Monday, October 19, 2009

The snacker and the slacker

It being Monday, it's another episode in the garbazo bean journey. Tonight I dedicate my blog entry to Spencer, a timid, friendly, warm companion. Clumsy, fat, adorable, affectionate, a slacker. Begin the violins.

Spencer would sit in my lap and share a movie and a can of garbanzo beans. Yes, right out of the can, we had no shame. He’s gone now, the dinner of some carnivore in the neighborhood one moonlit night. Spencer was very slow, never could jump off the couch, would stand with 10 toes hanging over the edge of the cushion and look at the floor for 10 minutes before he dared stumble forward and land all goofy on the floor. (He was pure white, his sister I named Hawk, she is all black and with me still. Get it. Spencer and Hawk. Robert Parker.) Spencer, pure white, long hair, slow and stupid was no challenge for a coyote or hawk or owl. I don’t know who got him. (The circle of life.) But he was a slacker and a garbanzo bean snacker. Today in his memory, we will go Greek and make roasted chickpeas.

According to Susanna Hoffman, the author of “The Olive and the Caper”, the ancient Greeks wrote about whole roasted chickpeas shared around a fire. Not a corn nut, but similar in texture, a garbanzo bean snack is an oven away.

Roasted Chickpeas

I tried it two ways. The first batch I took the long way. Soaked a cup of organic Chickpeas overnight, and then cooked them until they were soft. (We have hard water so it takes longer, about 2 hours. Ugh. What does that do to the electric bill?) Then I drained them and let them air-dry while I heated the oven to 350. The instructions say to roast for an hour and thirty minutes. So I poured a little EVOO on a jelly roll pan, dumped on the air-dried peas and shook them around to cover them with EVOO, then slid them into the oven. After 30 minutes I took them out and gave them a little shake and sent them back in for thirty more minutes, took them out, gave them a shake, and left them in for the last 30 minutes. A couple of the peas were very dark, like they were not edible so I picked them out than threw them out. While they were warm, I generously dashed them with salt.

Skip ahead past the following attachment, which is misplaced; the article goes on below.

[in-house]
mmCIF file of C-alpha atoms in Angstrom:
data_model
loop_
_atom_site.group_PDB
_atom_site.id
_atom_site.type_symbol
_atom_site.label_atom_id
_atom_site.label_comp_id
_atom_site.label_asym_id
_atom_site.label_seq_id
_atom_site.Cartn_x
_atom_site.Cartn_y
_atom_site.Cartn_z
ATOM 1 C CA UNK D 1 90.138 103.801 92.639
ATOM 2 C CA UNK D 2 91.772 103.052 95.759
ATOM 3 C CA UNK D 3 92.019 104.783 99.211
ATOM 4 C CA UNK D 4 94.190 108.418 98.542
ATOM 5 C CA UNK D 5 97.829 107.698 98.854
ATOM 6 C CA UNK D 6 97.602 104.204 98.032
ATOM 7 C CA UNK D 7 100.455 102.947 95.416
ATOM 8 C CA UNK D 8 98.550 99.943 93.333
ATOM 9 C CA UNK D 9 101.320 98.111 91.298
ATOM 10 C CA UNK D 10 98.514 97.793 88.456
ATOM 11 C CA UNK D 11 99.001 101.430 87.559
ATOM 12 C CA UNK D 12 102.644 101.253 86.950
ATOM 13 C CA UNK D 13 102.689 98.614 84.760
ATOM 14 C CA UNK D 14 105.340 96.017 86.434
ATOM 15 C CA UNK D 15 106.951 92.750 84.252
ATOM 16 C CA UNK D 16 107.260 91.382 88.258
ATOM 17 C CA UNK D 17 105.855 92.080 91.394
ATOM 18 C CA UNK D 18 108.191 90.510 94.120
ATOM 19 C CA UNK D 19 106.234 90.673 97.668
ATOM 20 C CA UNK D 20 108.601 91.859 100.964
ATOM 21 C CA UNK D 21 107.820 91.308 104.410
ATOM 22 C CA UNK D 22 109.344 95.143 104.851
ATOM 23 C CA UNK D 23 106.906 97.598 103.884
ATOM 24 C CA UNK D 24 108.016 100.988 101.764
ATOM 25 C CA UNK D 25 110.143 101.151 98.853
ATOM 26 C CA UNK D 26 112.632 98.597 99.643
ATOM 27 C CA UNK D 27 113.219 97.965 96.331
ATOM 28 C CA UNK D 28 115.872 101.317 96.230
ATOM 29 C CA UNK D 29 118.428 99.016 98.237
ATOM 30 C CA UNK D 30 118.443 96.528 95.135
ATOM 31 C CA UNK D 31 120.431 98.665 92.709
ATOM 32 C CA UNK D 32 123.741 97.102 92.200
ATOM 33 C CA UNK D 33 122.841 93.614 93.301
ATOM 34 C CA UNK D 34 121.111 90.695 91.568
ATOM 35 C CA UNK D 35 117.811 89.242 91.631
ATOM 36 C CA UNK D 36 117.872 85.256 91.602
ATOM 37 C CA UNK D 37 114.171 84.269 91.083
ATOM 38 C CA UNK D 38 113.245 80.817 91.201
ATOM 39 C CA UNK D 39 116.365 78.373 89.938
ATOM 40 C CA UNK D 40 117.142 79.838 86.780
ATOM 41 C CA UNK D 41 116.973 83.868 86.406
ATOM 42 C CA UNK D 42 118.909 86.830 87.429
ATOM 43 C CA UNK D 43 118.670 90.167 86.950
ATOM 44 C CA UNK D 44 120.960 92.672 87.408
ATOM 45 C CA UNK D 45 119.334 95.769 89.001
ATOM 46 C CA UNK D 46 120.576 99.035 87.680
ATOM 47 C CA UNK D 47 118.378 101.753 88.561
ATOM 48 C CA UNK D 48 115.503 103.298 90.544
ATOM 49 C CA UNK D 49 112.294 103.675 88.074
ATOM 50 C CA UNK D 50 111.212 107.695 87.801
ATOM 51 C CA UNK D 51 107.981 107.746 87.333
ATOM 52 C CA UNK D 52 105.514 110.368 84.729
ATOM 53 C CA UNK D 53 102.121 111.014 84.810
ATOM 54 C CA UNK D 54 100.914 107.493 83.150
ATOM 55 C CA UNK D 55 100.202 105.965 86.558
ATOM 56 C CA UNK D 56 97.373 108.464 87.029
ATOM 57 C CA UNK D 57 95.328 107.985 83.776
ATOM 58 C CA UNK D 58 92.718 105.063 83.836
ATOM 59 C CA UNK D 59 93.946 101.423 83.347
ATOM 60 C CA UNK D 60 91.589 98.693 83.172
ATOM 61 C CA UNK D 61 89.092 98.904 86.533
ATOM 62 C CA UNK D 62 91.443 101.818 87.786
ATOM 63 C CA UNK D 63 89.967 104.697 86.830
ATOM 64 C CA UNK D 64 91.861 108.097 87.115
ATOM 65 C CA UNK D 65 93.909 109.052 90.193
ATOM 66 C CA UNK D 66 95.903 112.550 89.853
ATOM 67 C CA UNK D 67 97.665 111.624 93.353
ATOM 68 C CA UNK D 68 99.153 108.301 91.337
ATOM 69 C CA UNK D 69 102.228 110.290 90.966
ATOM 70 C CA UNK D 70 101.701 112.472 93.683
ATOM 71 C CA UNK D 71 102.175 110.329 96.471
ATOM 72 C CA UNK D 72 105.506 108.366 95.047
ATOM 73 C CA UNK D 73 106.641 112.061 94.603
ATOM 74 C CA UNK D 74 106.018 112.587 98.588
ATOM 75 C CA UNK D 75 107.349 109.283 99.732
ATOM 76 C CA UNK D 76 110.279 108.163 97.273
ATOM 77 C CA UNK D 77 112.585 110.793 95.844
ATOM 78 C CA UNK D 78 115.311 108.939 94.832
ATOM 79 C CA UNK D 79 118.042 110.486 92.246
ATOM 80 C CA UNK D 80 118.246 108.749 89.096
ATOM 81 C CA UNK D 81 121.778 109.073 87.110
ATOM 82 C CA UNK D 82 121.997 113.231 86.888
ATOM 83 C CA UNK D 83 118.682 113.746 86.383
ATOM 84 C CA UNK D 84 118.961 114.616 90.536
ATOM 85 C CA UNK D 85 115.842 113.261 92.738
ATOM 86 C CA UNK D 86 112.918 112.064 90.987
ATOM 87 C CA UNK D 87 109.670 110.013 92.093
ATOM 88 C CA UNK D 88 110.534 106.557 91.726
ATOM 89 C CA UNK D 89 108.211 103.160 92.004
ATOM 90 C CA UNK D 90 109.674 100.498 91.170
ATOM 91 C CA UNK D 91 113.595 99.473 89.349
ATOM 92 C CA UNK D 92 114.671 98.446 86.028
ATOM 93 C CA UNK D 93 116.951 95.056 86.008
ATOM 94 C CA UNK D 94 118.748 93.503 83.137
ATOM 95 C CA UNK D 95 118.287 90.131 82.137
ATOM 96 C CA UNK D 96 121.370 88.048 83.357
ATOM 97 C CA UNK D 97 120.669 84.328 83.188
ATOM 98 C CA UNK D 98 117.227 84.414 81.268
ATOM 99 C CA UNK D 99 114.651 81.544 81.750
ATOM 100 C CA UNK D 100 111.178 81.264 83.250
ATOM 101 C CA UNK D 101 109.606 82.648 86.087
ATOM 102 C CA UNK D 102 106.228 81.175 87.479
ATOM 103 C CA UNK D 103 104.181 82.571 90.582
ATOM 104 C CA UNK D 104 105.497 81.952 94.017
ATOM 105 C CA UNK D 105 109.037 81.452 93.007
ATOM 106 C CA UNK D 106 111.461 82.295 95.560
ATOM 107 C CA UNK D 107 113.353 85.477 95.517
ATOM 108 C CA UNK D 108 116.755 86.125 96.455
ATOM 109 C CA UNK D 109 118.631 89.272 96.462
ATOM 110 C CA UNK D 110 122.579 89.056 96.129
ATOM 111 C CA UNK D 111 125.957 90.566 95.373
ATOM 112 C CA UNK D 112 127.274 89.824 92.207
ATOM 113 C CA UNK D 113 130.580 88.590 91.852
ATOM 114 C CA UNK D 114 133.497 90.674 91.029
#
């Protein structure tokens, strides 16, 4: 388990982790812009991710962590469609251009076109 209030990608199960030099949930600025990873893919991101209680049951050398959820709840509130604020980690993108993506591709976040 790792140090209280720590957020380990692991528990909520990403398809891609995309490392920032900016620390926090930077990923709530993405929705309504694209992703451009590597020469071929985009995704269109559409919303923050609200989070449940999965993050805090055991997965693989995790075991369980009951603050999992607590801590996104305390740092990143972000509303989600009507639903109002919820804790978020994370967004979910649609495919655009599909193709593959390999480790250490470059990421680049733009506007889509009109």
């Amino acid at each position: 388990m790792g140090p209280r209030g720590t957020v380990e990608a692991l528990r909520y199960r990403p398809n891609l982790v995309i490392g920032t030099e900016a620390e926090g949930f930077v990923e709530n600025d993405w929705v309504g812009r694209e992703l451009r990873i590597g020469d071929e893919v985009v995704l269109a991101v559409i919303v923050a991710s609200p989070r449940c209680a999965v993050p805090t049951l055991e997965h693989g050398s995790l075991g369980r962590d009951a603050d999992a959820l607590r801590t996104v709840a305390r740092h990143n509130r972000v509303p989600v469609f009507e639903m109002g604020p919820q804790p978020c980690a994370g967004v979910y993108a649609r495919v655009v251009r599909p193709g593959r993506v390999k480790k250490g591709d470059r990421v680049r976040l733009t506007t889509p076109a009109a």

The result was very crunchy. Too crunchy. Too long in the oven. Watch them carefully and find just the right time and you will be fine. They are easy to check, being so small you can pick one out, roll it around in your hand a bit and give it a taste. Mostly you are checking for crunch. Just the right crunch. Somewhere between a jelly bean and a rock. Maybe like a M&M Peanut.

The second batch I took the short cut. I bought a can of organic garbanzo beans, drained them and proceeded as above. This time I was diligent. I checked doneness after 30 minutes when I gave them the first shake. Then every 15 minutes. After 1 hour they were perfect. I love them.
A vegan with food allergies needs snacks.

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